The Hippo


May 24, 2020








 What’s in My Fridge

Newburyport Brewing Co. Joppa Grande Stout: Rich, flavorful and smooth with notes of chocolate and coffee, a terrific stout. I would suggest seeking this one out. Cheers!

Granite Stouts
It’s really cold; grab a stout


 “I don’t drink stouts. They’re too heavy. It’s like having a meal.” 

You’ve heard someone say that. You might have said that yourself and now you’re embarrassed. Look, stouts are heavy and they can be like having a meal. But that doesn’t mean you should shun this wonderful style of beer. Sometimes you need a beer that drinks like a meal. 
Stouts offer a complex richness of flavor that is unmatched in the beer world. Particularly during the winter months, there is nothing better than relaxing by the fire — even if it’s a cheesy gas fireplace — with a malty, toasty stout in your hand. It’s the kind of beer you can sip and savor over an hour or longer. While I still like to enjoy a stout cold, many stouts are just as good or even better a bit closer to room temperature. Take your time and enjoy.
Just like other styles of beer, stouts and porters — which I’m lumping together here — come in all different shapes and sizes. You shouldn’t say no to a style based on one bad experience. If you’re used to drinking pilsners and you shift over to a Russian imperial stout, your palate is probably going to slap you right in the face. 
The stout style is awfully diverse. You have traditional “dry” stouts like a Guinness, which, by the way, I would argue is not all that heavy. You have imperial stouts, which, similar to an imperial IPA, have higher alcohol contents. There are a number of very interesting bourbon barrel-aged stouts today in a class by themselves: big alcohol, bold bourbon and vanilla flavors and an unparalleled heft and richness. Some imperial stouts can certainly be a bit much, even for stout enthusiasts. 
What I get most excited about, particularly during the winter months, are coffee stouts. The flavor of coffee melds beautifully with rich, toasted malts. It’s a perfect marriage. While they’re not ubiquitous, most stores with a reasonably extensive beer selection will have a few varieties of coffee stouts. To get the ball rolling, I might suggest Narragansett Brewing Co.’s Coffee Milk Stout. I know, Narragansett probably isn’t the first brewery that comes to mind when you think coffee stouts, but it’s flavorful, smooth and, frankly, welcoming, particularly for someone a little hesitant about exploring stouts.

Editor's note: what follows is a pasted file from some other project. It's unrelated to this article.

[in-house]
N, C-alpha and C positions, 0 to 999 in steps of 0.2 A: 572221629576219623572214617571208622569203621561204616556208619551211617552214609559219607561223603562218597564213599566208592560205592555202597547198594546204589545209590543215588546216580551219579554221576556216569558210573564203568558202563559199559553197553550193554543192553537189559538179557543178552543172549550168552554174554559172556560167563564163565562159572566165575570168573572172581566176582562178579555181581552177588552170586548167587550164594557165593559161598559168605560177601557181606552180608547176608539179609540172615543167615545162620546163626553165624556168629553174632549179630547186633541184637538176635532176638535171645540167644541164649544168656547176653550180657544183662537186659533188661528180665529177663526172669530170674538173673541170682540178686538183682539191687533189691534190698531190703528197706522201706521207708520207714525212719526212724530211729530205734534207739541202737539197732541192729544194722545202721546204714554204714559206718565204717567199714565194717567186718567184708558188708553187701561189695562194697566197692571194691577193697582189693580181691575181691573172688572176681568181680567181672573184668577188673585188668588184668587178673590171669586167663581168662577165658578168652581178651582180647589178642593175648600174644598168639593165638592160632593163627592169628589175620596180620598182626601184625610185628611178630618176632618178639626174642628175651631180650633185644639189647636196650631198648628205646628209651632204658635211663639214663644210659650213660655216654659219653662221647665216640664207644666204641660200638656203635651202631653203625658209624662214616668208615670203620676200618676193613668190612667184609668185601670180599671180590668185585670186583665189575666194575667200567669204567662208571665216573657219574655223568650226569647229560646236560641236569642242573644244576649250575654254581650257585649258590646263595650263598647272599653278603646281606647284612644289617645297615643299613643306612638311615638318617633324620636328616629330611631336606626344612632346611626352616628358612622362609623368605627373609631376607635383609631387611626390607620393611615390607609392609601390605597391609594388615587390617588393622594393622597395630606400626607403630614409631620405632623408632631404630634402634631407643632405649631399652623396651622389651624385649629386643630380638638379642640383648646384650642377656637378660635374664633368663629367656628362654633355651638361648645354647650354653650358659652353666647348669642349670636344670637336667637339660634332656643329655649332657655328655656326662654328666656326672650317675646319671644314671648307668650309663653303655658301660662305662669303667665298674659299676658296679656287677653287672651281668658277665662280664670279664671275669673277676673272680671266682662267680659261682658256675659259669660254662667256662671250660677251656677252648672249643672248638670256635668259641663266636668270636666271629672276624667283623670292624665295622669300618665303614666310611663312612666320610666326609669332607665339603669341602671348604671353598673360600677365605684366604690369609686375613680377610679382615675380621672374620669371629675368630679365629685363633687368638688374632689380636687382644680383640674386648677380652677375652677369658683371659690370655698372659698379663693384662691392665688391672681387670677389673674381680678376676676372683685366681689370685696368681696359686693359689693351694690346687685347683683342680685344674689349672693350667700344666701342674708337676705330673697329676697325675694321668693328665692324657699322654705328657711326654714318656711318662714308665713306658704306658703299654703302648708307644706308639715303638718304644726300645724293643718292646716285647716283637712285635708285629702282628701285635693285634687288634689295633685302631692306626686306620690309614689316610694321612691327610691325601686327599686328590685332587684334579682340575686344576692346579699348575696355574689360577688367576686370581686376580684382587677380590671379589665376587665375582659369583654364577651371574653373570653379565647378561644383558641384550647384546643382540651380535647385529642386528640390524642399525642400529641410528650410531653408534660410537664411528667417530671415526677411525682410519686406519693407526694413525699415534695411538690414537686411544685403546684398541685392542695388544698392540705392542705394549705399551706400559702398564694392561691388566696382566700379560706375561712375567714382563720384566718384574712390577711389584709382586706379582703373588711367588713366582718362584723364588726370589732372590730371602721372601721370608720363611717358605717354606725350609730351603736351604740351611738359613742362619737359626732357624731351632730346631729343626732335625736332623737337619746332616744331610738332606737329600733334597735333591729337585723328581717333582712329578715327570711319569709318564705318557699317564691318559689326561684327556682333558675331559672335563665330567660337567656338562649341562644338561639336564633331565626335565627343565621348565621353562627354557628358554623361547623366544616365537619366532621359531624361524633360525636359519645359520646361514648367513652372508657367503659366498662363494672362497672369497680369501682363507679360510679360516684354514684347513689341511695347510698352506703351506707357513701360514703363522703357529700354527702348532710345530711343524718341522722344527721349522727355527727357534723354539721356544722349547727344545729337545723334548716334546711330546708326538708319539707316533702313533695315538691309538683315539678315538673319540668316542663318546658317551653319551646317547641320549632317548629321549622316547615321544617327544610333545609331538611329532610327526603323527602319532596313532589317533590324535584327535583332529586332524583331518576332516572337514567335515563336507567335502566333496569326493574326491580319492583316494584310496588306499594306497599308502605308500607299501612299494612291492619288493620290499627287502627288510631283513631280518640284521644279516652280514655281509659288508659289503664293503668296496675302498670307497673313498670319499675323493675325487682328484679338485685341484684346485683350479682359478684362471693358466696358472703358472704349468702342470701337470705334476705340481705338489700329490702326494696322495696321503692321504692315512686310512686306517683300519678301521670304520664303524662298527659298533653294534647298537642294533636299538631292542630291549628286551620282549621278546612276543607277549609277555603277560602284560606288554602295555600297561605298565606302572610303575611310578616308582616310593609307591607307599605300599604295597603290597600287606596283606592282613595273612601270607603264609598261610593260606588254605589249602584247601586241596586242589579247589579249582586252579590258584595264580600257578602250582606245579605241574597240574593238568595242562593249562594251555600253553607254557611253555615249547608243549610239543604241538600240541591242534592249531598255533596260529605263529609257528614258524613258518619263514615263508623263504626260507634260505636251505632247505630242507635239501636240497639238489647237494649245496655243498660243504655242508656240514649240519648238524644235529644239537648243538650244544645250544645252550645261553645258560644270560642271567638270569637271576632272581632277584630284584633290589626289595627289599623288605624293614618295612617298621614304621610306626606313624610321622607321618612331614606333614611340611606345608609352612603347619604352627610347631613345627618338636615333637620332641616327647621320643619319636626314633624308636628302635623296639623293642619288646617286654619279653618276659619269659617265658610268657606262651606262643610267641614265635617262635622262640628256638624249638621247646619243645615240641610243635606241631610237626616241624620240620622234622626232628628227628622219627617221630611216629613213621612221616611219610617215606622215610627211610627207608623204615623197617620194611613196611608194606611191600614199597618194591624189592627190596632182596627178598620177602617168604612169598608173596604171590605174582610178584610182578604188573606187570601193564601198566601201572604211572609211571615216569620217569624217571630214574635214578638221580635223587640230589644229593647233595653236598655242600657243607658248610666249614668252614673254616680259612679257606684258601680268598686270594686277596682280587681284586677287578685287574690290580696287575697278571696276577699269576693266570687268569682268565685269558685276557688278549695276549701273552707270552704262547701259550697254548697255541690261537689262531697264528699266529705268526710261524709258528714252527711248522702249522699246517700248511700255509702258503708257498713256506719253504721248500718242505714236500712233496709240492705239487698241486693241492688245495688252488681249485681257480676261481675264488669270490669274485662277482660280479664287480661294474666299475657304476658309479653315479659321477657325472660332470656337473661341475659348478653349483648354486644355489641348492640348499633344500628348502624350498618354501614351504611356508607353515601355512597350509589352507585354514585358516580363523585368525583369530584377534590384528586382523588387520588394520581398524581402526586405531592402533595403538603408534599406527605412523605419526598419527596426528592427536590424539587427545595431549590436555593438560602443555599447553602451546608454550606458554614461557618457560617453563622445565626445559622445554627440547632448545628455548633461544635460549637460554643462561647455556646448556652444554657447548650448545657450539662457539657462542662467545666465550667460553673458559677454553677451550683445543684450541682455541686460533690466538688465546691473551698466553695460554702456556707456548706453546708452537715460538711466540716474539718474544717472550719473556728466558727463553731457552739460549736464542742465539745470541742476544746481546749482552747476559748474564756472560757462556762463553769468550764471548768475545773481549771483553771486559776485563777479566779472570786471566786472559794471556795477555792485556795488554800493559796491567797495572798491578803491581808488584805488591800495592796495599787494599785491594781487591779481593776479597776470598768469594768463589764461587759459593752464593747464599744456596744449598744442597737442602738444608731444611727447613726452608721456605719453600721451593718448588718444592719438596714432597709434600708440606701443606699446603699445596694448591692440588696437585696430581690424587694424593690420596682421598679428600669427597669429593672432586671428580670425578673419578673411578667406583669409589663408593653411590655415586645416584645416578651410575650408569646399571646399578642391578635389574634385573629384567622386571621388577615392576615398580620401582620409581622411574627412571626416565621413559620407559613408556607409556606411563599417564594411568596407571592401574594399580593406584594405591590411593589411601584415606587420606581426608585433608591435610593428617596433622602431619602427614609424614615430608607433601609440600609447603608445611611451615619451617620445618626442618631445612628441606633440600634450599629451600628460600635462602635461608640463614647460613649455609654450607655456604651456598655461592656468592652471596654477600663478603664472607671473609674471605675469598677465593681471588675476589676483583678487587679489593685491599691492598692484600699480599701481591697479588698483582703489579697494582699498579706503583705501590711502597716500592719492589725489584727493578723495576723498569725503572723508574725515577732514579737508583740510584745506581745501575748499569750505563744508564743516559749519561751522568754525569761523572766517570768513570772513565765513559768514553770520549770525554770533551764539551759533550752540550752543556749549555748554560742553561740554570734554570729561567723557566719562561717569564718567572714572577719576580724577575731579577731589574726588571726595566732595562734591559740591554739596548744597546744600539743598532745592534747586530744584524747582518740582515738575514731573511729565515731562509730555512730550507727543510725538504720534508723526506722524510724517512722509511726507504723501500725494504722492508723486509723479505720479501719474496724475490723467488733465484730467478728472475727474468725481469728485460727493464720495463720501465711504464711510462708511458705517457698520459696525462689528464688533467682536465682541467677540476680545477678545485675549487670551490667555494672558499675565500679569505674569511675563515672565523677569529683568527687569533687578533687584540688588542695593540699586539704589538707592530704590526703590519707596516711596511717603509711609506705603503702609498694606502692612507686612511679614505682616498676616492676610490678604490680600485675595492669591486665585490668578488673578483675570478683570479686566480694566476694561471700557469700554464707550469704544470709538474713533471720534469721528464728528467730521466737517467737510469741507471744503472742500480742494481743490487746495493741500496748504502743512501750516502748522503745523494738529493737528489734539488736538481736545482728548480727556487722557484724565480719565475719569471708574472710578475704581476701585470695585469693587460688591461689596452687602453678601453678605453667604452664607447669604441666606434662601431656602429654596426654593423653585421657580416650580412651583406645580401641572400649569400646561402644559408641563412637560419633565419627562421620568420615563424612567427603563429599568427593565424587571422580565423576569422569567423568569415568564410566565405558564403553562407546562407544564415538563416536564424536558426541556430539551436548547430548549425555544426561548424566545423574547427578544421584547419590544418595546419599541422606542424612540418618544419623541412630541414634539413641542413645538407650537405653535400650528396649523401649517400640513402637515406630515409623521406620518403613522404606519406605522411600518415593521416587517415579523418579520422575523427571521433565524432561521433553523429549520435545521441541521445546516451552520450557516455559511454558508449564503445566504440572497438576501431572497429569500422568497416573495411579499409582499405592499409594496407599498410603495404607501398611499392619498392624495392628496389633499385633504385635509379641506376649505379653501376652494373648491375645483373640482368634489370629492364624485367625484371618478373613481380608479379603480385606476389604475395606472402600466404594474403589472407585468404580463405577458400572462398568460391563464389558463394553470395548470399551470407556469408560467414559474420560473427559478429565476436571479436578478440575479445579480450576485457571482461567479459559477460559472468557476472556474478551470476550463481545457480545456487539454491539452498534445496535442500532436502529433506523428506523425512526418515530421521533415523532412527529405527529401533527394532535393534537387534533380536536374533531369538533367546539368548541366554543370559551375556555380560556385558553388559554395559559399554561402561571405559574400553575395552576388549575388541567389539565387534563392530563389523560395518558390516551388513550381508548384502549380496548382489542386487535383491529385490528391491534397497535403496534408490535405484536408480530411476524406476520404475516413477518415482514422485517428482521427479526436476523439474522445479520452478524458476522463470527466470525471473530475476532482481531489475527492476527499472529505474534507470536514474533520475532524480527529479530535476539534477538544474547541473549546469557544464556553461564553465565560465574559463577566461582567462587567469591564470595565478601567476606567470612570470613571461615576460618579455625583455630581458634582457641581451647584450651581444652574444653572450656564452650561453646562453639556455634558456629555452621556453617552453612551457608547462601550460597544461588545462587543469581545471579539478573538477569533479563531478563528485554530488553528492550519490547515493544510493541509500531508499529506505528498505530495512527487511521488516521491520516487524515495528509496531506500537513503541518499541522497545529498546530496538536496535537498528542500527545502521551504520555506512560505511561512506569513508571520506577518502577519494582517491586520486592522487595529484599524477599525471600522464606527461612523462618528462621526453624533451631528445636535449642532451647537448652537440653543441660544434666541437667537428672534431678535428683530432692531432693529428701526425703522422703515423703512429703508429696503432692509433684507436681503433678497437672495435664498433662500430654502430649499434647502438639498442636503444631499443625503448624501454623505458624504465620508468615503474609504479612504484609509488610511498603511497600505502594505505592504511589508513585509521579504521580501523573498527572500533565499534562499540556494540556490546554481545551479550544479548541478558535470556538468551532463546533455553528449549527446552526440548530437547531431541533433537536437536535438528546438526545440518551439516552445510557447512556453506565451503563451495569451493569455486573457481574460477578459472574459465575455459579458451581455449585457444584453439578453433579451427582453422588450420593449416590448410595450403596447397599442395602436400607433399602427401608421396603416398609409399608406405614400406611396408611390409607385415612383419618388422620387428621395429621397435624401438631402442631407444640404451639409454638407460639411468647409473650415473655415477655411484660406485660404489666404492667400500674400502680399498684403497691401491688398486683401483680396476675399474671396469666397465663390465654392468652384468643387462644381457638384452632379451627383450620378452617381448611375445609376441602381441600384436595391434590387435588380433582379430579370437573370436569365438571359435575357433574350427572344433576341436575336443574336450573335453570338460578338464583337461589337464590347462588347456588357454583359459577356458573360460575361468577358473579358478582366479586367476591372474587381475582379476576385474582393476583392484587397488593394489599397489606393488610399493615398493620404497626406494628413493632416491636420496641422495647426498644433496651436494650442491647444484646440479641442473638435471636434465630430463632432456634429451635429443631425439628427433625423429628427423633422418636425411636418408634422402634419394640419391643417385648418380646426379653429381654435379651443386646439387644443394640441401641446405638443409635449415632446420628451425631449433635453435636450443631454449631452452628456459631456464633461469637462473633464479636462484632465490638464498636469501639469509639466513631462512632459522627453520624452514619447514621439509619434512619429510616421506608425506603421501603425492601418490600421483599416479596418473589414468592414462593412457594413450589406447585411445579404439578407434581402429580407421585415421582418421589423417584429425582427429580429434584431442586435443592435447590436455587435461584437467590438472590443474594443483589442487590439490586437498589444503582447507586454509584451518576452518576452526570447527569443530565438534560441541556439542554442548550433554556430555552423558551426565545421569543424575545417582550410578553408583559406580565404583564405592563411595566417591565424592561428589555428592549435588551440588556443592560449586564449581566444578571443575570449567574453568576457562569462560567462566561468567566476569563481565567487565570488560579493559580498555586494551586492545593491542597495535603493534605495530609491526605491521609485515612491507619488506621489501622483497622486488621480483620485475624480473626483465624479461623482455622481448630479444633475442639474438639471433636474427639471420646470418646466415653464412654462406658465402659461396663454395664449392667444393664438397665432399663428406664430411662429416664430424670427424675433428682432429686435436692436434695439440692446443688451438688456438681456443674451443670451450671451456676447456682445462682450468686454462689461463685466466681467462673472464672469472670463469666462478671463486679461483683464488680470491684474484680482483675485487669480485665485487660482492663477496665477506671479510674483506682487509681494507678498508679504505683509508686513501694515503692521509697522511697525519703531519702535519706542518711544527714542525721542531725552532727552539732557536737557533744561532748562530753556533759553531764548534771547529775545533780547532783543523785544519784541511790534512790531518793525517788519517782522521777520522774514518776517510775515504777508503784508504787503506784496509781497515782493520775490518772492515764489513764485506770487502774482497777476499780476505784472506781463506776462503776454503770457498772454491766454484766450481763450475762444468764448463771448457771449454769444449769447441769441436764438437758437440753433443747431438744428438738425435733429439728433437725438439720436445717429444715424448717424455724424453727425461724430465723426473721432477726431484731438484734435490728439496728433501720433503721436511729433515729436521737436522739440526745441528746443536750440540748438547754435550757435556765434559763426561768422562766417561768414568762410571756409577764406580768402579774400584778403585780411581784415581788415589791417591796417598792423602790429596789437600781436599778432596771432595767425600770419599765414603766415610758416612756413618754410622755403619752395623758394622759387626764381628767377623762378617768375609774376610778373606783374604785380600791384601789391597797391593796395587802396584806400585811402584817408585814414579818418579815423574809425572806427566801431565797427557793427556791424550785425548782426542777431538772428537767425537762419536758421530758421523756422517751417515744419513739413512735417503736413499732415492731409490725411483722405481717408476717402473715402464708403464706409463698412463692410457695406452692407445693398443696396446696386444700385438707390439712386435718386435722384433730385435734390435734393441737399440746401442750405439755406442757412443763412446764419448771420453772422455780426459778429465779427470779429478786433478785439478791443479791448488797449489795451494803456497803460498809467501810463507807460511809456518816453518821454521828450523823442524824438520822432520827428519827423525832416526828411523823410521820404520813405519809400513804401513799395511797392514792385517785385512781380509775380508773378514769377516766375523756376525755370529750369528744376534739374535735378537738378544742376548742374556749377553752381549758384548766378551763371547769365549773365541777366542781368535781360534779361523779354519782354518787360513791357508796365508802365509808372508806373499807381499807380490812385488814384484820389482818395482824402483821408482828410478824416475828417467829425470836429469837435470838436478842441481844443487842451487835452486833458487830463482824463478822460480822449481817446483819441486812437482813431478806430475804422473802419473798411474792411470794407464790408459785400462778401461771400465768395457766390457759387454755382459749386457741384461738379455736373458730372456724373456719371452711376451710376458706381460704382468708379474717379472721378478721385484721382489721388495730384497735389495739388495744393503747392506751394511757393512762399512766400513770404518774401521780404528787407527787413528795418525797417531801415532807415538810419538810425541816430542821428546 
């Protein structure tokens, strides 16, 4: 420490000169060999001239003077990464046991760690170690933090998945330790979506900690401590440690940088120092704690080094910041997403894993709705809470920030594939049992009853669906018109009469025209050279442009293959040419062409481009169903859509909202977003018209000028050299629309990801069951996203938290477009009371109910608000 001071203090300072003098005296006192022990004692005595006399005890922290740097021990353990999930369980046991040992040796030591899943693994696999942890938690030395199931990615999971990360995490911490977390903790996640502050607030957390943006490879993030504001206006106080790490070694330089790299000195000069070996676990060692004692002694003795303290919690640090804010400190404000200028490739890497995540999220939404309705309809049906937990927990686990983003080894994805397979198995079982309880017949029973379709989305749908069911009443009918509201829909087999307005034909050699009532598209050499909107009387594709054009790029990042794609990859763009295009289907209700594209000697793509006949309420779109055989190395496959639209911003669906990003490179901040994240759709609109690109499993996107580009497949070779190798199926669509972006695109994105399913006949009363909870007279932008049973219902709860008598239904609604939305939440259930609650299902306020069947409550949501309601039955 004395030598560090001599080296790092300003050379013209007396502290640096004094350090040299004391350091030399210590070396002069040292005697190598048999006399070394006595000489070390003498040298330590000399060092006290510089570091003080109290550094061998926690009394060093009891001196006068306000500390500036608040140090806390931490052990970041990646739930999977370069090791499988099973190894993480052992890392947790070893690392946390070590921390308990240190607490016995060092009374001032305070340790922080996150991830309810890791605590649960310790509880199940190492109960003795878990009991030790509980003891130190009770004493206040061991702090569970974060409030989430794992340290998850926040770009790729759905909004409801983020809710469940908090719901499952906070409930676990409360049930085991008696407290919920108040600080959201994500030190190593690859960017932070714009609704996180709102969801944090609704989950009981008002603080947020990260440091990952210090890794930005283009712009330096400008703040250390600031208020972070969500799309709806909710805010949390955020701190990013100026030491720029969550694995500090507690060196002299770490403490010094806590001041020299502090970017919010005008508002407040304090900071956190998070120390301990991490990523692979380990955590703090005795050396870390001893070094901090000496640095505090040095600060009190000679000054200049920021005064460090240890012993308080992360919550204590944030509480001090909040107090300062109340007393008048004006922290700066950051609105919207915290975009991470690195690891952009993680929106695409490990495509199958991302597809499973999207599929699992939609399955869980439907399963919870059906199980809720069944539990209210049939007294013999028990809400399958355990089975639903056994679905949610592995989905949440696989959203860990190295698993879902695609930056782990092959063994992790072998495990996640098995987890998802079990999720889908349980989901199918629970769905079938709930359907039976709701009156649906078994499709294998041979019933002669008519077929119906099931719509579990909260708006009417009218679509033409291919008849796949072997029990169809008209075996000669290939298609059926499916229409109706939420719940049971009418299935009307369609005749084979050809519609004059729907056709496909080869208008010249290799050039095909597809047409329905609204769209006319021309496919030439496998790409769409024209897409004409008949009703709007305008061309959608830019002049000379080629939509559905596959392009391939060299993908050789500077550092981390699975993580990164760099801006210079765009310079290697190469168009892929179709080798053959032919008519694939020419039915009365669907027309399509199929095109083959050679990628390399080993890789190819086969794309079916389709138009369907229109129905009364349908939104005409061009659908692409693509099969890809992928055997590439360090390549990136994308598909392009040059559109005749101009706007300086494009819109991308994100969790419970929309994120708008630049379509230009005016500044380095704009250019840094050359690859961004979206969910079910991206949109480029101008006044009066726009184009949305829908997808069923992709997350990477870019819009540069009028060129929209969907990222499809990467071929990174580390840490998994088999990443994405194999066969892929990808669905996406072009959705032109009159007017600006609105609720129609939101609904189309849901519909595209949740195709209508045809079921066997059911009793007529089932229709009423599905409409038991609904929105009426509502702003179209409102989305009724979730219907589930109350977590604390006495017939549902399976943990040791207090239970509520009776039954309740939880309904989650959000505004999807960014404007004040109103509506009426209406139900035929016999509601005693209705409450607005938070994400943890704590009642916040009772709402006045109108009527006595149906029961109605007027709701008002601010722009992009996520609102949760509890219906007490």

Since stouts can be filling as beers go, they’re great beers to split. My wife loves stouts, especially coffee stouts, but drinking a whole stout or porter is a bit much for her, so we’ll often split one. 
New Hampshire’s beer scene is highlighted by a number of terrific craft brewers, but, and I might be partial here, stouts and porters stand out. I’ve sung the praises of Great North Aleworks RVP (Robust Vanilla Porter) and Henniker Brewing Co.’s The Roast coffee stout, which is a true coffee lover’s brew, but those two brews are hardly alone in New Hampshire’s tremendous landscape of stouts and porters. 
Here are a few others to track down: 
603 Brewing Co. Coffee Cake Porter - Pleasing notes of cinnamon, vanilla and coffee characterize this flavorful and warming porter. 603 Brewing also has a Coconut Cookie Cluster Porter that I haven’t tried, but I definitely will be. 
Throwback Brewery Fat Alberta - This is a chocolate peanut butter Russian imperial stout. I haven’t tried this but oh my goodness. Throwback also makes a version of this stout fermented in a port barrel.
Millyard Brewery Boott Porter - Malty, chocolatey and creamy — enough said. 
Beara Brewing Co. Cake Java Porter - This is a wonderful brew, characterized by big coffee flavor and a smooth finish. It kind of took my family’s Christmas day celebration by storm in a good way.  
Kelsen Brewing Co. Vinátta Russian Imperial Stout - At 12-percent ABV, this is an aggressive, bold brew characterized by notes of chocolate, prunes, leather and tobacco. 
Jeff Mucciarone is a senior account executive with Montagne Communications, where he provides communications support to the New Hampshire wine and spirits industry. 

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